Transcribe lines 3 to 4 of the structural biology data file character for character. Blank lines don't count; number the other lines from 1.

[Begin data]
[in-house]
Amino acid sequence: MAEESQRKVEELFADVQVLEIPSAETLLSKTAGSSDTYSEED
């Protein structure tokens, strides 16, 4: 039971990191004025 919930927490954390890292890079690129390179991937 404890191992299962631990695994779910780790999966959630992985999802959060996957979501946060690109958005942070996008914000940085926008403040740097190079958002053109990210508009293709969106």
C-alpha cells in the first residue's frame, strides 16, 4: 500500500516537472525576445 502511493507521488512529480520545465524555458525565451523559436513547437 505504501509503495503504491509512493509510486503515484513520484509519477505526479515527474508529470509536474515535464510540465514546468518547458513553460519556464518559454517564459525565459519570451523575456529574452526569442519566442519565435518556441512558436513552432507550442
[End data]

């Protein structure tokens, strides 16, 4: 039971990191004025 919930927490954390890292890079690129390179991937 404890191992299962631990695994779910780790999966959630992985999802959060996957979501946060690109958005942070996008914000940085926008403040740097190079958002053109990210508009293709969106």
C-alpha cells in the first residue's frame, strides 16, 4: 500500500516537472525576445 502511493507521488512529480520545465524555458525565451523559436513547437 505504501509503495503504491509512493509510486503515484513520484509519477505526479515527474508529470509536474515535464510540465514546468518547458513553460519556464518559454517564459525565459519570451523575456529574452526569442519566442519565435518556441512558436513552432507550442